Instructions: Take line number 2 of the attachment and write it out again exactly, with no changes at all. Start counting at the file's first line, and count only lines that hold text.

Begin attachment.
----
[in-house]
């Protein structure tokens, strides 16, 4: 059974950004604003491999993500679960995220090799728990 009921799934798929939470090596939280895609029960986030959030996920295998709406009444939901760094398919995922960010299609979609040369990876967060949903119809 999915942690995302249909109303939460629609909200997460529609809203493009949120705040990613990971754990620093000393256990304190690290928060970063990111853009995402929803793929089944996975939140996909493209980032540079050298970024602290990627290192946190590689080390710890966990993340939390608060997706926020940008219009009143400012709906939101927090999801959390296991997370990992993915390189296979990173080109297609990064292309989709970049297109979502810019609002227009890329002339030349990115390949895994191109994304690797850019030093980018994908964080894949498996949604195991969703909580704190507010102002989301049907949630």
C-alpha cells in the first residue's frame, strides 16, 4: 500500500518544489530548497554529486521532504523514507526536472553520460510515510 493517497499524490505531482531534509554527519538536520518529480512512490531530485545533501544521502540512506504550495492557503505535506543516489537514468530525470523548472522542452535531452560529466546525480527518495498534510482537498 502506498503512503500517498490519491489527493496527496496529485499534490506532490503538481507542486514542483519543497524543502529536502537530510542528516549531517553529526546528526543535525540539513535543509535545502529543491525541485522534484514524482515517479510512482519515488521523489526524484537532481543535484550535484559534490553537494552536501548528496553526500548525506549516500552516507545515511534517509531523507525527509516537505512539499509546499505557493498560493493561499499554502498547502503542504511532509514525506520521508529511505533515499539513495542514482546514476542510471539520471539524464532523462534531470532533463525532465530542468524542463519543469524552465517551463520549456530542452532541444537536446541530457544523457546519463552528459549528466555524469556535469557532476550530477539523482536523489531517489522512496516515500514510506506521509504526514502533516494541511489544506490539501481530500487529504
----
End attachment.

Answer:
């Protein structure tokens, strides 16, 4: 059974950004604003491999993500679960995220090799728990 009921799934798929939470090596939280895609029960986030959030996920295998709406009444939901760094398919995922960010299609979609040369990876967060949903119809 999915942690995302249909109303939460629609909200997460529609809203493009949120705040990613990971754990620093000393256990304190690290928060970063990111853009995402929803793929089944996975939140996909493209980032540079050298970024602290990627290192946190590689080390710890966990993340939390608060997706926020940008219009009143400012709906939101927090999801959390296991997370990992993915390189296979990173080109297609990064292309989709970049297109979502810019609002227009890329002339030349990115390949895994191109994304690797850019030093980018994908964080894949498996949604195991969703909580704190507010102002989301049907949630």